I am okay with organ donations that do not require the death of a person to harvest them. Hang with me here. The term brain dead only came about because of organ donation. Before they coined that term, they actually had to have a dead person. The transplants were not successful. So, in order to transplant these particular organs, the heart has to still be beating. The blood is still flowing through the donor's body. The donor is subjected to the transplant without any anesthetics at all. People assume there is no pain. We don't really know. I had a friend who had a stroke. The doctors were talking to her husband over her body about donating her organs. She was wide awake, but nobody knew it. She was completely paralyzed. They thought she was either brain dead, or very nearly there. She was screaming in her head, "NO! NO!" Thankfully, her husband said no. She is convinced they would have operated on her to take her organs had he said yes. So close. I know they do tests. But, because she was paralyzed (and they did not know that), she wouldn't have been able to respond to their tests. (They do painful things to see if they get a response.) I do not think it is ethical to do this practice. I am fine with organ donations that do not require the life of the donor: kidneys, liver, for example. And, I am okay with organ donations that don't require the blood to be pumping (eyes). The Bible says that the life is in the blood, and so this is an even bigger issue for me. If the heart is pumping, there is life. If they can't do it truly after death, then no thank you. I won't accept them for my family, and I won't donate them for another. Please, if this strikes a chord with you at all, research it. If not, then go your merry way. I'm so thankful that I learned about it so that I could make an informed choice.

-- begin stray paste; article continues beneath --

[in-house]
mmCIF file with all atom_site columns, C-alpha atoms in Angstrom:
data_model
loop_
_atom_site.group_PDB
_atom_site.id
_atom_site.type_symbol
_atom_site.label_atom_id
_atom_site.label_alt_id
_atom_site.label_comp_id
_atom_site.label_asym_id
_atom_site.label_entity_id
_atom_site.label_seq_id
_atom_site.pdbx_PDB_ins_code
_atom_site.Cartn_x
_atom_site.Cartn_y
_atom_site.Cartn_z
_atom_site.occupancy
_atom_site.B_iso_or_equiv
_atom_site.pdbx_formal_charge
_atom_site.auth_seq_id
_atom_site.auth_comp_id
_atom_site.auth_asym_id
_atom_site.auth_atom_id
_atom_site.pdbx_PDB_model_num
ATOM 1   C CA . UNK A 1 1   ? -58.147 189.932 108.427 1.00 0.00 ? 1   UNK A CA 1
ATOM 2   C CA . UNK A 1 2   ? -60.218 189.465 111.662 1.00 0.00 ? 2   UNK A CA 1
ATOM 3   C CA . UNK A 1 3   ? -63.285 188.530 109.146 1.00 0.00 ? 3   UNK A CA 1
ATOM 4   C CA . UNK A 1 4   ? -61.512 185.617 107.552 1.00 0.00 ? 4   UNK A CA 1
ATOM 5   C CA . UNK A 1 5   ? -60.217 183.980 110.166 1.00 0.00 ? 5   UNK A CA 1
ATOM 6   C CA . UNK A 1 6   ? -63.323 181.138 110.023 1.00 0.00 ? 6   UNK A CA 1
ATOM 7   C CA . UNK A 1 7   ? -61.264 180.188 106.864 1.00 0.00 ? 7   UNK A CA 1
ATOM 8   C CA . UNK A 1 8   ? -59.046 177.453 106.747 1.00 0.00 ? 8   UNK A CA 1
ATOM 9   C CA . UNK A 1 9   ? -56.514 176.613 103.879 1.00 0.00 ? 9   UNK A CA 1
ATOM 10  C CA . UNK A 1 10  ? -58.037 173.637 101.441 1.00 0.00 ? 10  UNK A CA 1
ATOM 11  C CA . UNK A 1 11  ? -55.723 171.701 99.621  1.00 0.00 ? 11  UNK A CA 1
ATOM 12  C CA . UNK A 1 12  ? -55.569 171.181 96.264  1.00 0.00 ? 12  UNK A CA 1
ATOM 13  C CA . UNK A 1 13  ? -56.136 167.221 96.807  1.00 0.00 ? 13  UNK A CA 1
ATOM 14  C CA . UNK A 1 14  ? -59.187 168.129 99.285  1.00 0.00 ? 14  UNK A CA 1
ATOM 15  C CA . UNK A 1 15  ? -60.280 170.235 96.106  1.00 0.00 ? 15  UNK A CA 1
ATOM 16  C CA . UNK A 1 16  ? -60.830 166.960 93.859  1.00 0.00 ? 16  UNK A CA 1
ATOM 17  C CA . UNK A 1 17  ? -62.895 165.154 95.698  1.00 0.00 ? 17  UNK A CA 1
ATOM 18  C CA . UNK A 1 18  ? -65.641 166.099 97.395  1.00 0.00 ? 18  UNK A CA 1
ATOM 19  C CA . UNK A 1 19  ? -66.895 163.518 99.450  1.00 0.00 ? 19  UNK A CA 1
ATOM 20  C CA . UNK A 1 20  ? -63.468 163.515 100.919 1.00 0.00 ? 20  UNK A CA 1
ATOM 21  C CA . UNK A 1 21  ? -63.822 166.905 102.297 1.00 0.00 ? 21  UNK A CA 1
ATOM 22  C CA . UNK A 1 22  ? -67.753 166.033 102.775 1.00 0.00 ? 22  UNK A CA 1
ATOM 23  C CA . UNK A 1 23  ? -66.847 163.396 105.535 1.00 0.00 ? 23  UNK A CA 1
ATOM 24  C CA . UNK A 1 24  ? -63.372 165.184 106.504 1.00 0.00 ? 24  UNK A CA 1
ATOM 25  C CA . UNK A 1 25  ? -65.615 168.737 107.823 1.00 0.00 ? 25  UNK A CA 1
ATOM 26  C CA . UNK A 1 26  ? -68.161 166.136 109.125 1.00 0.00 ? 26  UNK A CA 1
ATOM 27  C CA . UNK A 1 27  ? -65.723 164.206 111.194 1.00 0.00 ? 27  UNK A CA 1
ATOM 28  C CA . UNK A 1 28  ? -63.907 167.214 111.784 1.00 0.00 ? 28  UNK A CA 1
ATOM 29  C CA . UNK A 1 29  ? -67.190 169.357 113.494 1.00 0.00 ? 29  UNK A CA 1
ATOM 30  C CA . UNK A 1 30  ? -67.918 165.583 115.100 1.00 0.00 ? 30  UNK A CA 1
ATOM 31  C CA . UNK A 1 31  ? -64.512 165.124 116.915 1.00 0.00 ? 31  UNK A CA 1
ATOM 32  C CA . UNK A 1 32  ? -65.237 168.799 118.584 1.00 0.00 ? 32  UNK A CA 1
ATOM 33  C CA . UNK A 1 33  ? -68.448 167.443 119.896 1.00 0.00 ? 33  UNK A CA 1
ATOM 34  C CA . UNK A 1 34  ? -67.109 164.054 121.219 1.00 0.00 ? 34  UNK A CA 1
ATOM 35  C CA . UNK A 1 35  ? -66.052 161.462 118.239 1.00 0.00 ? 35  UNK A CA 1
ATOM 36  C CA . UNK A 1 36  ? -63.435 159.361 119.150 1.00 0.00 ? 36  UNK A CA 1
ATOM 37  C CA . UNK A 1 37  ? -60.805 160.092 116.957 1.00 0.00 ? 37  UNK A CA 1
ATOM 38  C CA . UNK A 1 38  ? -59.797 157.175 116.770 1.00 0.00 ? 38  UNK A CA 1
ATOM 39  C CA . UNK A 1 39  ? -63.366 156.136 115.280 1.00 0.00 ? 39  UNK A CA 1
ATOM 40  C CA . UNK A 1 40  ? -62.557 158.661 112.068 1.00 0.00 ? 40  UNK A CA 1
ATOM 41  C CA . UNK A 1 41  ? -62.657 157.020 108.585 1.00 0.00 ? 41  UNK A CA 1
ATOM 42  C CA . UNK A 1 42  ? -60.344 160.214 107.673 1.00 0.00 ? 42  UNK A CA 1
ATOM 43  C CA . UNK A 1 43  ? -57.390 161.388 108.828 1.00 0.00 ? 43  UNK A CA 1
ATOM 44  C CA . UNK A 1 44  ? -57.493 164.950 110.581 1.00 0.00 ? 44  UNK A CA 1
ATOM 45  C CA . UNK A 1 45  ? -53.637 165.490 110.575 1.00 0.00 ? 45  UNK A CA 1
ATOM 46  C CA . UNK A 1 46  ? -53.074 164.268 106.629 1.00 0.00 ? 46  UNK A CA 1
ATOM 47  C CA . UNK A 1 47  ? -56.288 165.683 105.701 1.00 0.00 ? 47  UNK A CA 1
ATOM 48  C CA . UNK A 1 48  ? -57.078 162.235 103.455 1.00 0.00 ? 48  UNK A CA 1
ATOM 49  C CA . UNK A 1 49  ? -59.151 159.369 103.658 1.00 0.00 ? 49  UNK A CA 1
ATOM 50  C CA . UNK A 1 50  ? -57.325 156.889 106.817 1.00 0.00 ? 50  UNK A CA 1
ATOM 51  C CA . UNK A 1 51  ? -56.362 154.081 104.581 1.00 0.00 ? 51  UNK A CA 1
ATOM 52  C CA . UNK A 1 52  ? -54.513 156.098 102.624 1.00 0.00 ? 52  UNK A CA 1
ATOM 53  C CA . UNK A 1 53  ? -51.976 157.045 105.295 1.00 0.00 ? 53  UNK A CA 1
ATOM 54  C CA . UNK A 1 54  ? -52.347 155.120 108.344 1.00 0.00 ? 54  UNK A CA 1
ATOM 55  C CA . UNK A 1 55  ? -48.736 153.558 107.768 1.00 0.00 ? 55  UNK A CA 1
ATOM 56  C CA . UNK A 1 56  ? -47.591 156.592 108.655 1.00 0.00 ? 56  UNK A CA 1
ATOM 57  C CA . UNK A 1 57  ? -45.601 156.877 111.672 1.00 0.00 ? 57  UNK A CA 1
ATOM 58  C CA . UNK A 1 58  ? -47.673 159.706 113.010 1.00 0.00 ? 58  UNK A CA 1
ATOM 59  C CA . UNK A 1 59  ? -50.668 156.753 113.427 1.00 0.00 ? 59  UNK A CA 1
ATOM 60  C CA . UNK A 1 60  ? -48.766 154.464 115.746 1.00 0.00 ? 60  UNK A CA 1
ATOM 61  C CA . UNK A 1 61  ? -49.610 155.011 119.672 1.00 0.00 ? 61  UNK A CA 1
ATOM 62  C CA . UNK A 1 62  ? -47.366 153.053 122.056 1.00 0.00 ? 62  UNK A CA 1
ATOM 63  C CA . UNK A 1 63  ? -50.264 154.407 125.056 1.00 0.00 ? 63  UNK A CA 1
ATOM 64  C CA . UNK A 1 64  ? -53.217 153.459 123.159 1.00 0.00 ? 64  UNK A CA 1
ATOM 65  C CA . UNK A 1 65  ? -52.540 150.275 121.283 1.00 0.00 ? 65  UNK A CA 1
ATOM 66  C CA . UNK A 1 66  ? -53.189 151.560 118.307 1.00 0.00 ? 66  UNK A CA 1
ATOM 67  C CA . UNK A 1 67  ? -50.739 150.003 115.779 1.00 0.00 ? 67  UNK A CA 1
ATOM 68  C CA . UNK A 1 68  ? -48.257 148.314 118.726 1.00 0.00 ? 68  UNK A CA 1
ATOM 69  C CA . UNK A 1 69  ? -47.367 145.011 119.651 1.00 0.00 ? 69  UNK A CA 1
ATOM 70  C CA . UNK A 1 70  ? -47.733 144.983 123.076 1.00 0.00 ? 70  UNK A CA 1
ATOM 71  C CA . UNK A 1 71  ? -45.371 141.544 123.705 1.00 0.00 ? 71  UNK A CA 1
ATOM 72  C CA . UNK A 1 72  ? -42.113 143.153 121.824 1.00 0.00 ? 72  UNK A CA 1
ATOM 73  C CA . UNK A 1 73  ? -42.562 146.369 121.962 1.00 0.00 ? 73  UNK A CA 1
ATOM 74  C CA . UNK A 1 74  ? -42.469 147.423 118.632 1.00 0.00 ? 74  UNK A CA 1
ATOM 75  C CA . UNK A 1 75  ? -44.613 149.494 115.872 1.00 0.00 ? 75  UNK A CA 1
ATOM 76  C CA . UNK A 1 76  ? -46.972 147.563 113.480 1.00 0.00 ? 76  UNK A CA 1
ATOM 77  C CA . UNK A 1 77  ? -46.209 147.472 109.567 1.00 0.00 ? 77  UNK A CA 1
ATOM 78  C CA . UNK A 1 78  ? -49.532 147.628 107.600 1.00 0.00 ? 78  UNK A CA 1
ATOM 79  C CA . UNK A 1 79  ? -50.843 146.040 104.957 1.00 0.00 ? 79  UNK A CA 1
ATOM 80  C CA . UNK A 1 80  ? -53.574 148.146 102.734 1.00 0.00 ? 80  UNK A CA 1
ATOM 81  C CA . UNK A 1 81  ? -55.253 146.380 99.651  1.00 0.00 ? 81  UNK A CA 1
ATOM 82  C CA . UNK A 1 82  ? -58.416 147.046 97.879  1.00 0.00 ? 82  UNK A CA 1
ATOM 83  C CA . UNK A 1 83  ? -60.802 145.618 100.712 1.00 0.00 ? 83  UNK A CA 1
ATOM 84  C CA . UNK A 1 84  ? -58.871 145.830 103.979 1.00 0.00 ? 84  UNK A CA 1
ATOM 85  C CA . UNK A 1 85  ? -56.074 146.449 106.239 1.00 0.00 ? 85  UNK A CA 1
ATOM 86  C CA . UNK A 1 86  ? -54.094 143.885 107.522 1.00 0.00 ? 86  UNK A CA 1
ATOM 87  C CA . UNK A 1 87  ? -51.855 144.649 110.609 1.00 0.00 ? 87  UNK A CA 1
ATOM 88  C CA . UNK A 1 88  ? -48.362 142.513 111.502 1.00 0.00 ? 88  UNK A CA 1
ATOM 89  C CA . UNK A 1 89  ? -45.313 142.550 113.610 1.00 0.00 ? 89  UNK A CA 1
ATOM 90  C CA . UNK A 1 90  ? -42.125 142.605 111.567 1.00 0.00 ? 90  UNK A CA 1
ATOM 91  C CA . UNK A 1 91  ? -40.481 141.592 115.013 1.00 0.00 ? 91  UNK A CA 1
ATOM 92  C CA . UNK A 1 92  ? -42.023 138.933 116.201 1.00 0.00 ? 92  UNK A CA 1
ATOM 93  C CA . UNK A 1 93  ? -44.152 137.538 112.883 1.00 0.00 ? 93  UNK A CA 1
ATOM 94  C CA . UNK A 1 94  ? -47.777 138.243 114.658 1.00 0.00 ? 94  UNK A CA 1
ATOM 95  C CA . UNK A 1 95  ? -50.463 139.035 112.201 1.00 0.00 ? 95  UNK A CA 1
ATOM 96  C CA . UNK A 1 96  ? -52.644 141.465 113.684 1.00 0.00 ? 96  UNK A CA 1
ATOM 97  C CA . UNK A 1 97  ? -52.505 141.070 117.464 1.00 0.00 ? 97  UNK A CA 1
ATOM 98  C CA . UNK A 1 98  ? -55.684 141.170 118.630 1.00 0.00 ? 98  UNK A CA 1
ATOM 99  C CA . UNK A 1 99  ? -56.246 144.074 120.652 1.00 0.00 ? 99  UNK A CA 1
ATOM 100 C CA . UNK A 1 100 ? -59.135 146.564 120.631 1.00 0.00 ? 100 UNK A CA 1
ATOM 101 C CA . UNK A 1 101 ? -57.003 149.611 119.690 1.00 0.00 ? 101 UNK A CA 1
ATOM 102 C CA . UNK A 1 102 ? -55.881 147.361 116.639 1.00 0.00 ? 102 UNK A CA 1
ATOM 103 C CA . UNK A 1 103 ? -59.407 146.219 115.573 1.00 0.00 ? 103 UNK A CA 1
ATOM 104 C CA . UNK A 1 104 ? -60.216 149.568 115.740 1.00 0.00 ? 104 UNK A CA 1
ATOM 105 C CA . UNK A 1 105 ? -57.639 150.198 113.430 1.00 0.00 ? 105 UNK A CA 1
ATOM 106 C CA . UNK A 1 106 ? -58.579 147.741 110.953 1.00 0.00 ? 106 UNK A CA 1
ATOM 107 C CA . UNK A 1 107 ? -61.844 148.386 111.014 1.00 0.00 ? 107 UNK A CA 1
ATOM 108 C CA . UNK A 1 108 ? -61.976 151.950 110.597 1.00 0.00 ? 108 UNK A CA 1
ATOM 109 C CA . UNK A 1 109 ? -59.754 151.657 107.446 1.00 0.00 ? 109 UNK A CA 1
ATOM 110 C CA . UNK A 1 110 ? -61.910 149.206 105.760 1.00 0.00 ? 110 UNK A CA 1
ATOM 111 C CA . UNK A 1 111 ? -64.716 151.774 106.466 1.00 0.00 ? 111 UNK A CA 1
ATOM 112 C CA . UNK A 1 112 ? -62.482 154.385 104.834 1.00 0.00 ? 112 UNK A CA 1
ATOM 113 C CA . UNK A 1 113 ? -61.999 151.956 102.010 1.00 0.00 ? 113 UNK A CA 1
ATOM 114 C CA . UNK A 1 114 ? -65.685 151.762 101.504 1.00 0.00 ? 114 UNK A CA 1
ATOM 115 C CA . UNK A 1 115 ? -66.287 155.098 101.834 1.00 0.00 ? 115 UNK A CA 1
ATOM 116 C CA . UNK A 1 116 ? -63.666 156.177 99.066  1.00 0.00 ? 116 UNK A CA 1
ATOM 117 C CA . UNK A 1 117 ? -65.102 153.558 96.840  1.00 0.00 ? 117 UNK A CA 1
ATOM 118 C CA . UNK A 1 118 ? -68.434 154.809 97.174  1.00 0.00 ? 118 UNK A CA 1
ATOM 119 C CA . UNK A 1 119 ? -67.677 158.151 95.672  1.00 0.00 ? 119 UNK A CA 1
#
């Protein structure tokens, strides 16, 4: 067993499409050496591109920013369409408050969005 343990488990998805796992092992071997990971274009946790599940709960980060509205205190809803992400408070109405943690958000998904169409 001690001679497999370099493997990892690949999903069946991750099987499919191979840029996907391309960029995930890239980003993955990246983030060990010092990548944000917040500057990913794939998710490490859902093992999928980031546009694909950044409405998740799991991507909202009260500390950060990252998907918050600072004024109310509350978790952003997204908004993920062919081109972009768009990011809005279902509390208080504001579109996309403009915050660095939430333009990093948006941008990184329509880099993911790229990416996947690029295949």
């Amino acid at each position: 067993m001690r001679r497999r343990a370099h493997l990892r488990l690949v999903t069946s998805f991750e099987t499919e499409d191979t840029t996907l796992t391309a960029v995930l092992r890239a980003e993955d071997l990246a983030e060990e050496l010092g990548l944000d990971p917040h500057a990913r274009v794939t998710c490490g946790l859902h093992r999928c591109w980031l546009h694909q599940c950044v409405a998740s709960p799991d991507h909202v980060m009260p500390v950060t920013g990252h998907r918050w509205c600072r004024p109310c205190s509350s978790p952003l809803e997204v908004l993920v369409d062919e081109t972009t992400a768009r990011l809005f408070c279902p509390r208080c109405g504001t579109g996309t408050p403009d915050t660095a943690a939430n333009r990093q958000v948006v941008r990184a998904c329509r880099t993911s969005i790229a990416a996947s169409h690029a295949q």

Just reading the article that Angela S. posted. I highly recommend that you read it. Here is an excerpt:
"But BHCs (beating heart cadavers - so-called brain dead, with beating hearts)—who don't receive anesthetics during an organ harvest operation—react to the scalpel like inadequately anesthetized live patients, exhibiting high blood pressure and sometimes soaring heart rates. Doctors say these are simply reflexes."
Something to think about.
One more thing: there is a lot of money in that industry. Not for the donor family, but for hospitals and doctors. Here is another quote:
"Organ transplantation—from procurement of organs to transplant to the first year of postoperative care—is a $20 billion per year business. Recipients of single-organ transplants—heart, intestine, kidney, liver, single and double lung and pancreas—are charged an average $470,000, ranging from $288,000 for a kidney transplant to $1.2 million for an intestine transplant, according to consulting firm Milliman. Neither donors nor their families can be paid for organs."